This knowledge is important for any student, and especially crucial for those that are entering scientific researchAs an example, he considers inconceivable the possibility that one can understand an X-ray diffraction pattern without knowing what a Fourier transform is. The same can be said from many modern biophysical techniques, as NMR or FTIR. At least the researcher in charge of the experimental technique has to know to a reasonable degree the physics and the mathematics that link the initial collection of raw data from the measured sample to the final (hopefully) useful information. Even so, the standard users must at least have a basic knowledge of the mathematics behind the technique (either experimental or algorithmic) if he/she has to choose which one is to be employed in order to formulate the right question. Thus, this knowledge is important for any student, and especially crucial for those that are entering scientific research. It is interesting to note (sadly, perhaps) that in the last years it seems more complicated to convince an average biochemistry or chemistry student (not to mention someone from medical disciplines) of the advantages of having this mathematical background than it is to bring the attention of an average physics or mathematics student to the beautiful complexity of biological systems. In both cases, although this may force both sides to “switch languages” to a certain extent, the required effort would clearly pay off.

Paco mentions that Biochemistry and Biophysics have had a huge development from the middle of 20th century until today. The different experimental techniques provide vast amounts of data (just as an example he mentions genome analysis, including metagenomics). In order to make it useful, it has to be adequately framed. That is the work of informatics. Although many people may take it for granted these days, informatics does not just appear from nothing, it is a certain way of using mathematics. Of course, not everybody working in computation has to be a mathematician; we have already mentioned this. But he/she has to be a user of mathematics. Moreover, he/she has to show a certain ability for abstraction, as a way of mathematical thinking, which helps to put problems in the right perspective and, again, to pose the proper questions. Unfortunately, Paco feels that this may be becoming lost among the most common *bench scientists*. He proposes, as an example, explaining his students what a loop structure is in a simple algorithm. Something incredibly useful as a way of correctly structuring the mathematical operations of many calculations, becomes difficult to grasp without a specific way of thinking which he is missing in our current young students. At a different level, from my own experience, I have the same degree of frustration when teaching Quantum Chemistry to explain the atomic/molecular behavior of chemical/biological systems, and the same could be said of Statistical Thermodynamics. In many occasions, you cannot use examples from the macroscopic world, since the laws that rule the behavior of the classic systems are different from those at the quantum scale. Mathematics takes the lead then, and the equations, and a proper way of looking at them, is what allows the systems to be understood.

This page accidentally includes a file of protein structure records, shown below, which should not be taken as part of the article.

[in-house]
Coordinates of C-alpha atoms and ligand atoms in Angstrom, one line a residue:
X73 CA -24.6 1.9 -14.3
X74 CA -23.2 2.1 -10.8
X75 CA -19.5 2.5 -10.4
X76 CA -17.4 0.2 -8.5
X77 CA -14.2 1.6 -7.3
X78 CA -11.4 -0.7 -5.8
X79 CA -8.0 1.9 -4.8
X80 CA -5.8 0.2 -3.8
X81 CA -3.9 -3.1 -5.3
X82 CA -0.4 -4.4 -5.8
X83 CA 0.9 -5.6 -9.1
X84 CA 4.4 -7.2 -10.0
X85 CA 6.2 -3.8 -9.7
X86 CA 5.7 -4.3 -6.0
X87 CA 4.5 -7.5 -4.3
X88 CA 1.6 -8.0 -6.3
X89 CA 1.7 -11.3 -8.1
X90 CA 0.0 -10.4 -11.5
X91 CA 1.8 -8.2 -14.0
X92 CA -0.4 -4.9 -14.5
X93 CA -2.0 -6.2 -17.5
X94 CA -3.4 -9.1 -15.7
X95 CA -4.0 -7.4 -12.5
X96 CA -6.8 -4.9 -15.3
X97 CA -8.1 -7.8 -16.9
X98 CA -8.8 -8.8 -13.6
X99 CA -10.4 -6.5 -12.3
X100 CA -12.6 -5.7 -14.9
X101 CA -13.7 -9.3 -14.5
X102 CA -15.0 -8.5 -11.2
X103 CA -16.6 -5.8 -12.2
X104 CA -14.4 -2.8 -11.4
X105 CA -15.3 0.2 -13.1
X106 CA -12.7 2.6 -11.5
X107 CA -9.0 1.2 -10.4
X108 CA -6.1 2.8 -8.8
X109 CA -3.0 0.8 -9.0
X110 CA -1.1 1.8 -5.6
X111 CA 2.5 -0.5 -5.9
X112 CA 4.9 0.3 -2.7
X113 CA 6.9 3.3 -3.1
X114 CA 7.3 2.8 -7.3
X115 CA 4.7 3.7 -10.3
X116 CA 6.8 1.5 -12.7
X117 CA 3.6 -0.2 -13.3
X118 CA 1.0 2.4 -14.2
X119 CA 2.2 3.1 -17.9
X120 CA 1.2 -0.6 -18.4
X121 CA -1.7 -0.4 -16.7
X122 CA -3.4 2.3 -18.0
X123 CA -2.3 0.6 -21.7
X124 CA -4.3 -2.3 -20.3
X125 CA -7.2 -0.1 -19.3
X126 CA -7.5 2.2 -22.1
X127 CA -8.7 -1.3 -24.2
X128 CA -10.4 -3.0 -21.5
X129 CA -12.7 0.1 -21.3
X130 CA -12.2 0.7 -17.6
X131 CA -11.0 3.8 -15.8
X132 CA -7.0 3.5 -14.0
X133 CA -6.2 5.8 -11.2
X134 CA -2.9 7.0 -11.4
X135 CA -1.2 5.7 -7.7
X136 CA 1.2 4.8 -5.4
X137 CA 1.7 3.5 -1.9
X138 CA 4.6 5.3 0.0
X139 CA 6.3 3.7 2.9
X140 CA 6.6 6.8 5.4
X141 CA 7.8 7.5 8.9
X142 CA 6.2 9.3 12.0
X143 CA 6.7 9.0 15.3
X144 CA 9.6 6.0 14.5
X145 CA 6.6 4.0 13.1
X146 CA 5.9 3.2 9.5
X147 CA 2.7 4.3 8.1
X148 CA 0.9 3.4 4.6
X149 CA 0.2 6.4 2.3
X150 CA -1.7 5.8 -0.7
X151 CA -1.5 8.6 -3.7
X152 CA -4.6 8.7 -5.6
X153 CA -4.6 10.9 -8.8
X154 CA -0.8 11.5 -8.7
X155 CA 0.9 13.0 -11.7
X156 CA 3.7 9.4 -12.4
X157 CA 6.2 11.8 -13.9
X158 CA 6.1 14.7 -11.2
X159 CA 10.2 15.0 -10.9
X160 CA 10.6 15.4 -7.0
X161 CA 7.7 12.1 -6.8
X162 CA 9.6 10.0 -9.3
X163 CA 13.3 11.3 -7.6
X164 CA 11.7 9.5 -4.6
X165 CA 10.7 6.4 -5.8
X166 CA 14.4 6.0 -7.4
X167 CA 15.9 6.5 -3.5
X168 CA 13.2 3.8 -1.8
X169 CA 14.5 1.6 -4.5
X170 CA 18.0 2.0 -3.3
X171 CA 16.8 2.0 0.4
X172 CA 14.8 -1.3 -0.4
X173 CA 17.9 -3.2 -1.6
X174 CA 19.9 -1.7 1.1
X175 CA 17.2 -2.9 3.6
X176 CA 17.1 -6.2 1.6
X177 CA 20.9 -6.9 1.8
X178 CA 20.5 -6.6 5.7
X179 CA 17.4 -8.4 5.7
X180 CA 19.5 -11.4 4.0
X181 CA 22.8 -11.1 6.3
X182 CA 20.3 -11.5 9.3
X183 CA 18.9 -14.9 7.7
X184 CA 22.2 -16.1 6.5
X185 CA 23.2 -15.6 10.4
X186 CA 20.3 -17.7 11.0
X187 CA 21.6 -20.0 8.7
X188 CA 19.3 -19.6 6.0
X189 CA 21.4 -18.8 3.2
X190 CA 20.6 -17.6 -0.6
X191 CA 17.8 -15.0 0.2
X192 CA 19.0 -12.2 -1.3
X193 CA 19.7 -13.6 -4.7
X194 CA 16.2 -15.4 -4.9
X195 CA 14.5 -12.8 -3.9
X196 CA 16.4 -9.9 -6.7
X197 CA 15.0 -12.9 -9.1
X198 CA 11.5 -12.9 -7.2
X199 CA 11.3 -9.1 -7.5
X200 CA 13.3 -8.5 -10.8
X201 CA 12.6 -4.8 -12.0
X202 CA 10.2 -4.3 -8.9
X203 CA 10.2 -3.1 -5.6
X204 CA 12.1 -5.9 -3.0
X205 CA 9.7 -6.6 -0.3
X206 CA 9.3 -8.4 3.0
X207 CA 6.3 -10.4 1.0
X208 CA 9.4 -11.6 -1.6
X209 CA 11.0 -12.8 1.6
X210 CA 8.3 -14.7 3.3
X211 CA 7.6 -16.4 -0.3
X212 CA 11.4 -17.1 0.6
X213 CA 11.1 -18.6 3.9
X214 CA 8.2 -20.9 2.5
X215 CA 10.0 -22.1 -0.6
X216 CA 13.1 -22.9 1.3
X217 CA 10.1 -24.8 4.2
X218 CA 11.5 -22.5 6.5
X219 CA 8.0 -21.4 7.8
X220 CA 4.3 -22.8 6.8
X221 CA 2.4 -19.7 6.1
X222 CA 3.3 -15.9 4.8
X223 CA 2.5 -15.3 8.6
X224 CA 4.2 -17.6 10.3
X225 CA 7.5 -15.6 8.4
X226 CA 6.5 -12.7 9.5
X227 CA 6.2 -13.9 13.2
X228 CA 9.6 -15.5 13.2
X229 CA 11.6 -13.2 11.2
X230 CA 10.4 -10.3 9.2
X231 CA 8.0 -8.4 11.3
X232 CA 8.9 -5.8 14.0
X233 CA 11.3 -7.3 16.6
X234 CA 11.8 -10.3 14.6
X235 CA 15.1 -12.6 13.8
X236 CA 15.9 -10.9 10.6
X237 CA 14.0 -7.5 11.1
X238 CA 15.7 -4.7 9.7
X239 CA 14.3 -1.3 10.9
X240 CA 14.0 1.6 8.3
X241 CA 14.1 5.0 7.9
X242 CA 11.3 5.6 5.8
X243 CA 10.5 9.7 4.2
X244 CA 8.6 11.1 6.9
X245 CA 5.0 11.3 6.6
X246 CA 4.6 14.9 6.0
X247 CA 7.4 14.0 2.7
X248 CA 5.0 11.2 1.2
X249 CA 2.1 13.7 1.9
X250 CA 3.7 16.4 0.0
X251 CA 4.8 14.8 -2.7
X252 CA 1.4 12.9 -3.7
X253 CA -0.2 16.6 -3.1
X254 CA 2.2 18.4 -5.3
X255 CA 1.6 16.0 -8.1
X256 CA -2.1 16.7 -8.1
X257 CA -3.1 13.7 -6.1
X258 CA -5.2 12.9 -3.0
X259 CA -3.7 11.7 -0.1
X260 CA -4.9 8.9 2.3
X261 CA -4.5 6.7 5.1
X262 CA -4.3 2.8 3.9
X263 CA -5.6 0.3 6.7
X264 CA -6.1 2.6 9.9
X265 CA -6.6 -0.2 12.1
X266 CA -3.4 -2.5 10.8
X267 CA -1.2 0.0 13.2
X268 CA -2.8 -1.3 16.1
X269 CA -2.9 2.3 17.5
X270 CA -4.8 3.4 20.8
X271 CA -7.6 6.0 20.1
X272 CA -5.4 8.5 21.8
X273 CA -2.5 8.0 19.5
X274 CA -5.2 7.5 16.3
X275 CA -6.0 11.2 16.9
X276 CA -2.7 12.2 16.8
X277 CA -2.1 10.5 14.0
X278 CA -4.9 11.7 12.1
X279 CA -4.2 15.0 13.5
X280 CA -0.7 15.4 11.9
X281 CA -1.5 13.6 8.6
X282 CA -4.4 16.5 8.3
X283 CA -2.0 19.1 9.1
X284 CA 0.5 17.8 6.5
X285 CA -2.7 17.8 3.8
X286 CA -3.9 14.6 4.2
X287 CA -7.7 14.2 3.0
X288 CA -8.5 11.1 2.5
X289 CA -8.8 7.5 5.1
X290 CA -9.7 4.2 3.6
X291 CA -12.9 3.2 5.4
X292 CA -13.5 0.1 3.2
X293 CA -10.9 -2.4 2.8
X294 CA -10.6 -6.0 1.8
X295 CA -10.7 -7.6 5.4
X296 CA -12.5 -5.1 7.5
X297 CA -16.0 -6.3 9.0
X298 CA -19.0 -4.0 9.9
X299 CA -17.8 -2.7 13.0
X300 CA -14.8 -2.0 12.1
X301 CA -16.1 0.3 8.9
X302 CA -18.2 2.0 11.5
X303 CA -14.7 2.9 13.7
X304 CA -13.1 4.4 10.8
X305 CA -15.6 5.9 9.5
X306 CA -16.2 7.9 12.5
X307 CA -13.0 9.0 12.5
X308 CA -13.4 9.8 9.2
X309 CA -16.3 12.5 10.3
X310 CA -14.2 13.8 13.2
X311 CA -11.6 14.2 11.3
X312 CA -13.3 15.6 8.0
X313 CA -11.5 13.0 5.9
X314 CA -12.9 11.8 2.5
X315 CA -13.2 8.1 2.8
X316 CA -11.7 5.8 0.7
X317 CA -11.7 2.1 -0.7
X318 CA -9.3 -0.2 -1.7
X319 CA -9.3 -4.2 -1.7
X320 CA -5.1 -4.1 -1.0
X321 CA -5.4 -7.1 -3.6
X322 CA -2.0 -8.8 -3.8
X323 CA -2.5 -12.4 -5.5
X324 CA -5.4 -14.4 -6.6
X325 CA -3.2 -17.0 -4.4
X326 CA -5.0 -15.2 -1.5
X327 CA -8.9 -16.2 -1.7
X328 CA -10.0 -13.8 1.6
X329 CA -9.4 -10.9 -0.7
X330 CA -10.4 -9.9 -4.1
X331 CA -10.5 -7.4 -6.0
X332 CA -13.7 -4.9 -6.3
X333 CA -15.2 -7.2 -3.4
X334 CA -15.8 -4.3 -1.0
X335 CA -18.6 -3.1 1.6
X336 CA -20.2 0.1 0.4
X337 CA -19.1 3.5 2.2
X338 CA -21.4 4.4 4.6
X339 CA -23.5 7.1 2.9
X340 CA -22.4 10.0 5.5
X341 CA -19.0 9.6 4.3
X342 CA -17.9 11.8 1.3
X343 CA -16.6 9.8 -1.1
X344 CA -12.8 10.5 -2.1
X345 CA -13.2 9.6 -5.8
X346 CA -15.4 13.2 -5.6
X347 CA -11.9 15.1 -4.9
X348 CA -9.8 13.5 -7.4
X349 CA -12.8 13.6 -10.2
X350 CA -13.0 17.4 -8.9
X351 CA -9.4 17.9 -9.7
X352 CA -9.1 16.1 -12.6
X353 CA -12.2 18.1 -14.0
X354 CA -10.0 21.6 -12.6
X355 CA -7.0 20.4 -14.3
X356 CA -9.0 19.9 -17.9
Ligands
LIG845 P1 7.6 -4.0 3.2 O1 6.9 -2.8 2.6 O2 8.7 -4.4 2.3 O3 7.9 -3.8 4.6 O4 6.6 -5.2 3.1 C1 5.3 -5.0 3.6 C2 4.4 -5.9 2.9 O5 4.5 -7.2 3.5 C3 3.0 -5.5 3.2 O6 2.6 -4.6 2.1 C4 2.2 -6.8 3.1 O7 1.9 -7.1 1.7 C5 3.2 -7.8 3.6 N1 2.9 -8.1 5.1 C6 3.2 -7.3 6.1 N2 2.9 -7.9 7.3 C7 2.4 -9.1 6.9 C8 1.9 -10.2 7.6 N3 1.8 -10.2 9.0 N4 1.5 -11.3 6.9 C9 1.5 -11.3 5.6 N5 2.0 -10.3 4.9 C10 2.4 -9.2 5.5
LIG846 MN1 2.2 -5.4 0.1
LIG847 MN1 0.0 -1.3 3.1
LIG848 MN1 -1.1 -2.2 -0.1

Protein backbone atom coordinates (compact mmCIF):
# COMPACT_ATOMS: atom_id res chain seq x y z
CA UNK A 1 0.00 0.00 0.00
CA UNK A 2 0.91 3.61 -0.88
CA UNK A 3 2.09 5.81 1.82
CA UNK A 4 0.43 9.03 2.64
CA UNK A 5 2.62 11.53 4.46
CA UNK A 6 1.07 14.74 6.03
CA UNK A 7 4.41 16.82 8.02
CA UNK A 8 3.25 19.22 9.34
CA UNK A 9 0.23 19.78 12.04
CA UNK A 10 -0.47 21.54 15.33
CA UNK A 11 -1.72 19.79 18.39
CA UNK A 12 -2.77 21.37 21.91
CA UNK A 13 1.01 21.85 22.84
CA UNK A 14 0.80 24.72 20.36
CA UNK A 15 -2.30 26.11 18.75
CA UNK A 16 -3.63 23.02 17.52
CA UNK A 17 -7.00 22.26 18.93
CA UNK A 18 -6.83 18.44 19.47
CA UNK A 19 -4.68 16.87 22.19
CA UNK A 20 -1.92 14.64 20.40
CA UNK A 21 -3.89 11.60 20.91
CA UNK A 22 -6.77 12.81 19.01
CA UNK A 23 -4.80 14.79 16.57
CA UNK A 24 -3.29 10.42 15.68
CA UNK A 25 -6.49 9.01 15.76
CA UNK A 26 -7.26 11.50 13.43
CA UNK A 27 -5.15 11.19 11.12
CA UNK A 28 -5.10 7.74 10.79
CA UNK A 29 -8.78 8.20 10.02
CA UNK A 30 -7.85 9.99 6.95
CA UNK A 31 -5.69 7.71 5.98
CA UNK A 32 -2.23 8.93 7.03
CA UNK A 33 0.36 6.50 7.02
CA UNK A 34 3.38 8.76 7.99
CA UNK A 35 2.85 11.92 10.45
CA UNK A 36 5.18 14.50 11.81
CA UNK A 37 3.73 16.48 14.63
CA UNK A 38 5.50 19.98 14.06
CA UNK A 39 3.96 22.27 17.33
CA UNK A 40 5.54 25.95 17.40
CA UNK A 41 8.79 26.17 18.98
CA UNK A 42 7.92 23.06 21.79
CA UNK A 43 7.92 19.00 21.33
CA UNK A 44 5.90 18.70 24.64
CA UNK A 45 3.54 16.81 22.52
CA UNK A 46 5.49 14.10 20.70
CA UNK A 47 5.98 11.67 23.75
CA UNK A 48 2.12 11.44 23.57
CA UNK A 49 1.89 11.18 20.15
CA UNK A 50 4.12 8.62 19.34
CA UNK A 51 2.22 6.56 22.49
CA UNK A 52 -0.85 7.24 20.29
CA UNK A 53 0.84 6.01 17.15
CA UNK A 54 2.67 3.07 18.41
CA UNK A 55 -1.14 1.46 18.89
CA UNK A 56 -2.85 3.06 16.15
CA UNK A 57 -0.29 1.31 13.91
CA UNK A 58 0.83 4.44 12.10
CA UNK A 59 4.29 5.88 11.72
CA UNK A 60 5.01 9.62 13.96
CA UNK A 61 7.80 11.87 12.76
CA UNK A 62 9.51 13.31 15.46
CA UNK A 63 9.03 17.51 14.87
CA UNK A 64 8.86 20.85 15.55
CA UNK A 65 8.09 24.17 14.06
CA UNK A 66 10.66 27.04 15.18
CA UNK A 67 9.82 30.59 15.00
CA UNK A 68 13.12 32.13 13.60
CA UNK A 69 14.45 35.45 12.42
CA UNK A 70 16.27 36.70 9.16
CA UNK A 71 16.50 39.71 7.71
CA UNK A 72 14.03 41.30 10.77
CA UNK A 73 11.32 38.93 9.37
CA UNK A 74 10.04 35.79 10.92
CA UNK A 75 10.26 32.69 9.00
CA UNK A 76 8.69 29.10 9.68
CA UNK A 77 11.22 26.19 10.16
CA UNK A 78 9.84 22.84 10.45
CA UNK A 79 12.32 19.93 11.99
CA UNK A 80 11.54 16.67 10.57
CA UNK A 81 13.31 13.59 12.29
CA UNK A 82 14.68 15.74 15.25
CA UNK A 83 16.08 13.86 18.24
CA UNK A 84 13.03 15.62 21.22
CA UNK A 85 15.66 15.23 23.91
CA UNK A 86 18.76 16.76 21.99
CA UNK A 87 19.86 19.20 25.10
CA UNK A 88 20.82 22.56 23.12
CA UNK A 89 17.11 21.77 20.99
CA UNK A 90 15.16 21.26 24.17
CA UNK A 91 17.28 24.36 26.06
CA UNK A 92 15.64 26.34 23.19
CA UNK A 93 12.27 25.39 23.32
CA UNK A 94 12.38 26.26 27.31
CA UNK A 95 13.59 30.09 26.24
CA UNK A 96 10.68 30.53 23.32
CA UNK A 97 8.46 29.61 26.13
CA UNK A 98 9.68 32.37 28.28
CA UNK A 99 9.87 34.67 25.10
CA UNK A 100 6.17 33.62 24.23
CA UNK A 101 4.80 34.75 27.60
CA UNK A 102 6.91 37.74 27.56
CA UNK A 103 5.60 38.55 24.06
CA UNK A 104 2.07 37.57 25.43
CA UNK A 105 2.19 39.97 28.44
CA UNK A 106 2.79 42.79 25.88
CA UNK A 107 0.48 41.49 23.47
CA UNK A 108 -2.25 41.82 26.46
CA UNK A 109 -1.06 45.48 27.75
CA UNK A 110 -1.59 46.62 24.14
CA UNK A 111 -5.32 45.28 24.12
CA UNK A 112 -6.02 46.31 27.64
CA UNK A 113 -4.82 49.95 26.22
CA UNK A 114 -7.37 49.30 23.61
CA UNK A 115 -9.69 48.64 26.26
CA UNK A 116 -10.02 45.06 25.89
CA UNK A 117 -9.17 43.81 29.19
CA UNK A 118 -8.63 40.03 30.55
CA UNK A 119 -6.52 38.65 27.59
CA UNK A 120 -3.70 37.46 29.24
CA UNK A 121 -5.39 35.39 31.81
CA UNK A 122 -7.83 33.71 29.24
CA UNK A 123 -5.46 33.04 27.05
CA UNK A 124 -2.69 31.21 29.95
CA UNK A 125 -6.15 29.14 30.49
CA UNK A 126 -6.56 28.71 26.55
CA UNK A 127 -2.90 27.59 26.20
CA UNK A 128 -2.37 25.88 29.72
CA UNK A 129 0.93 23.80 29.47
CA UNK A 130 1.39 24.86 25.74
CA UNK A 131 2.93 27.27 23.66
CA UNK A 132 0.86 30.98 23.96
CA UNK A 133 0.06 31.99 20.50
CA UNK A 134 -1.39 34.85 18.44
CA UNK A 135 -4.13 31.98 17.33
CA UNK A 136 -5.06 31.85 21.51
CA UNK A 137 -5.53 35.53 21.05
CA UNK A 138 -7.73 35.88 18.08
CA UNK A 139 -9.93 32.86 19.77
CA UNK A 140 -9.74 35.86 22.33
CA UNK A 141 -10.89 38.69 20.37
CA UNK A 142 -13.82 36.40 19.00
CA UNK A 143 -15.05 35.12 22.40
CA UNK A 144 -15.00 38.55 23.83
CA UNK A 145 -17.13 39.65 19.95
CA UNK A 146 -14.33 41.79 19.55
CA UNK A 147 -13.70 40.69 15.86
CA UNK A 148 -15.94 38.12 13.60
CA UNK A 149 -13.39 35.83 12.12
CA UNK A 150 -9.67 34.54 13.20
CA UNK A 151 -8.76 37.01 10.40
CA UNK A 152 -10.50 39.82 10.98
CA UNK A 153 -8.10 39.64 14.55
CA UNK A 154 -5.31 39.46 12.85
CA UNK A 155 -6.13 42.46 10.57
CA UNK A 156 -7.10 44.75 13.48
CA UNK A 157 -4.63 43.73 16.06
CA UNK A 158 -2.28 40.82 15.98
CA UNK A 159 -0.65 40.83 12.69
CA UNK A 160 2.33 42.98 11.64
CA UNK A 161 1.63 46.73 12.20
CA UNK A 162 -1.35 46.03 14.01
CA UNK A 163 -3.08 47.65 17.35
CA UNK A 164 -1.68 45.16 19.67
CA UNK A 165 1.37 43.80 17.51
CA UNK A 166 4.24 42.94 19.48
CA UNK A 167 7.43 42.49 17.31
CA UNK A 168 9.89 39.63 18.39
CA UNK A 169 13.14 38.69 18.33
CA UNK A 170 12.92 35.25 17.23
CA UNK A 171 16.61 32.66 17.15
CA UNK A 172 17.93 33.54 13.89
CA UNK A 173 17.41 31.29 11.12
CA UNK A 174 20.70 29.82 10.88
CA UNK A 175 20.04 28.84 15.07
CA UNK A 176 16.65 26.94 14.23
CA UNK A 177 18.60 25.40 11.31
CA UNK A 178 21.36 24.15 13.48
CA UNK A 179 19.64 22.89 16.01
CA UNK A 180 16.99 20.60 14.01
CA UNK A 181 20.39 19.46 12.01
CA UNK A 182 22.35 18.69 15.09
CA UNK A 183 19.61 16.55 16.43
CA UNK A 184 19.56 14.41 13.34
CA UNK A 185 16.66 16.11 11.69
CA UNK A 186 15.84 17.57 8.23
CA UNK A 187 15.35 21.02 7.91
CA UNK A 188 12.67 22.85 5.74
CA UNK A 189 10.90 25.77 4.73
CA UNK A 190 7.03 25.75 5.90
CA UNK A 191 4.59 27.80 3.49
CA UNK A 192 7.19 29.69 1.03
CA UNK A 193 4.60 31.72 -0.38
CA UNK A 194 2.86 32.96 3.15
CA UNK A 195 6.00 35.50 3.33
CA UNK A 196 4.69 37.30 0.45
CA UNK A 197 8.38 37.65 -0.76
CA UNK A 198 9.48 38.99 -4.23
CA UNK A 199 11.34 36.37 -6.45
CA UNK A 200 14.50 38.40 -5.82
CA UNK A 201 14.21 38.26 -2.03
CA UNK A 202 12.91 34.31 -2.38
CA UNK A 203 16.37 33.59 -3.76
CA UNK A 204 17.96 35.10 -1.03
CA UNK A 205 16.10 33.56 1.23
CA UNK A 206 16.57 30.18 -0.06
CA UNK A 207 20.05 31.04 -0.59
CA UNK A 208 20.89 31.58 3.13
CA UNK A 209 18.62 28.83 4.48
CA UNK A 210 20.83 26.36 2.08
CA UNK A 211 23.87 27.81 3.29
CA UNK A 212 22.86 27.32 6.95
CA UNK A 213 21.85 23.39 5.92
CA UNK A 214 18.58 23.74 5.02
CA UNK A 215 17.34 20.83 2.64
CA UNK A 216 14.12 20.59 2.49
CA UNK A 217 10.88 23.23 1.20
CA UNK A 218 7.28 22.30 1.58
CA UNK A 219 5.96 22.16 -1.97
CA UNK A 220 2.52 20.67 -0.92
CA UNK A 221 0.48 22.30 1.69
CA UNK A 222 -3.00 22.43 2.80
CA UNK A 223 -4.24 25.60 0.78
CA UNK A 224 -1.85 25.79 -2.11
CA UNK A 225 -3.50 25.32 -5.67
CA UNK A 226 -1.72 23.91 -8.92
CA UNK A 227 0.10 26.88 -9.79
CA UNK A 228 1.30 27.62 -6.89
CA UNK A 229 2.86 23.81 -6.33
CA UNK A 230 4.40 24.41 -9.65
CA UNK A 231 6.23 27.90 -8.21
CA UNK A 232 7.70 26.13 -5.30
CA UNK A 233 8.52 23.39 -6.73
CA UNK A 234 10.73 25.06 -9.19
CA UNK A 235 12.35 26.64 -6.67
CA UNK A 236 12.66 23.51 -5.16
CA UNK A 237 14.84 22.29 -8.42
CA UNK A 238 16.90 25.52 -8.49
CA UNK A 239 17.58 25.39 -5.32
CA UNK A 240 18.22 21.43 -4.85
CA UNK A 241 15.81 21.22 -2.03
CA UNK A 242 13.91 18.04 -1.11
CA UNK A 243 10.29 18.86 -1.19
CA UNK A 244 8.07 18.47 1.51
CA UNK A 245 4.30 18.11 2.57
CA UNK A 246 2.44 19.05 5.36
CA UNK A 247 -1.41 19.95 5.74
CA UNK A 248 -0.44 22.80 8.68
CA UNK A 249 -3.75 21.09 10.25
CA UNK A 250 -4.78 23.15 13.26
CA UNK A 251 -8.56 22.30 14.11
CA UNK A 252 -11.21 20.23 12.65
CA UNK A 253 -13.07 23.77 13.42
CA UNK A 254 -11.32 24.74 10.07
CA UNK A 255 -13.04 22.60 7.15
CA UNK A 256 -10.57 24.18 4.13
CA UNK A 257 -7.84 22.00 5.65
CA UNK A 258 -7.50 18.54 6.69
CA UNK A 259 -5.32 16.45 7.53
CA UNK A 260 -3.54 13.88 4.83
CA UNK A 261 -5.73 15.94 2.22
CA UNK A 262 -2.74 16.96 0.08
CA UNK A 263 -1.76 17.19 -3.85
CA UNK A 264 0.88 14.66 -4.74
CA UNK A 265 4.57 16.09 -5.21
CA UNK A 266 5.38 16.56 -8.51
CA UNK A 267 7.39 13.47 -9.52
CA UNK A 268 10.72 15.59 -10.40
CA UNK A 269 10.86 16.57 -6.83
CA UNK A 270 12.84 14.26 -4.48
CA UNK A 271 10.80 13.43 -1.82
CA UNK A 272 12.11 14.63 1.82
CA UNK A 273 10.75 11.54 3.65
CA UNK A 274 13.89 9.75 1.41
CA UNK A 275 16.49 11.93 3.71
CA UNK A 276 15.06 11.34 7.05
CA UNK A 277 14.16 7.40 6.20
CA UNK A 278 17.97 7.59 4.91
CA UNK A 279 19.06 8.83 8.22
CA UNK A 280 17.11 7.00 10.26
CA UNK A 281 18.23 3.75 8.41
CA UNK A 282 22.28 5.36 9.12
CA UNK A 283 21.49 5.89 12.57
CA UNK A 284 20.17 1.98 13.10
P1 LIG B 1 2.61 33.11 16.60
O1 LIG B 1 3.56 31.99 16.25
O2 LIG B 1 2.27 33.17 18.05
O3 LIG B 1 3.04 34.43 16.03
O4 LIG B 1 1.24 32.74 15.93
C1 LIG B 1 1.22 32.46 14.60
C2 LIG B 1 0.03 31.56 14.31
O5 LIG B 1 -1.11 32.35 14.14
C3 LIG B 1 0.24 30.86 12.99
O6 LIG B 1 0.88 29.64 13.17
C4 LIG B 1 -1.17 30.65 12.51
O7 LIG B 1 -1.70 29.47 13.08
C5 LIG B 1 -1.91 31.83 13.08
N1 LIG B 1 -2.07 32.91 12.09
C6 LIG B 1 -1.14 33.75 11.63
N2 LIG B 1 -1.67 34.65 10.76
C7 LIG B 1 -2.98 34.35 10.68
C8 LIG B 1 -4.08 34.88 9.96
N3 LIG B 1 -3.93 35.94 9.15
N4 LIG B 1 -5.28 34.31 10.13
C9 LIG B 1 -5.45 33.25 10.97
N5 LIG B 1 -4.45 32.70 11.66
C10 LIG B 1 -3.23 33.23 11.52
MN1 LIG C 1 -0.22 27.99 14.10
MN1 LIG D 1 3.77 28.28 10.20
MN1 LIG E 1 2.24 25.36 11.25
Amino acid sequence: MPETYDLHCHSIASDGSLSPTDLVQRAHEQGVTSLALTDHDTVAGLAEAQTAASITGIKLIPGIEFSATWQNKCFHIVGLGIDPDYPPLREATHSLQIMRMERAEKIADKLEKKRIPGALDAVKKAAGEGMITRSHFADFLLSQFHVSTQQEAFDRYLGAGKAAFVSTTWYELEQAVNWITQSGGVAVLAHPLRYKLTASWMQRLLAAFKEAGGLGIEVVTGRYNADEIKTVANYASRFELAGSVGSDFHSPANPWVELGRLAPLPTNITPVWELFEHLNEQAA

Paco criticizes part of the design of contents taught in modern university degrees related to Biophysics, at least in our university. He feels that they do not leave enough room for basic mathematics, but on the other hand they are redundant in other topics, which are repeated in different years. Professors are encouraged to teach the latest scientific developments even in the early years, and that may become a mistake if it comes at the cost of suppressing basic, well-established and useful disciplines, as mathematics. Novelties may become relevant or fade off after just a few months or years. In any case, they have to be understood to be properly explored, and we may not be giving the students the proper tools for that. Mathematics is one of those important tools. A set of topics that provides a solid background for science, including of course Biophysics.

Departamento de Química Física I,

Facultad de CC. Químicas, UCM – Universidad Complutense de Madrid,

28040 Madrid (Spain).

**E. mail:**areygayo@ucm.es

Departamento de Bioquímica y Biología Molecular I,

Facultad de CC. Químicas, UCM – Universidad Complutense de Madrid,

28040 Madrid (Spain).

**E. mail:**framonte@ucm.es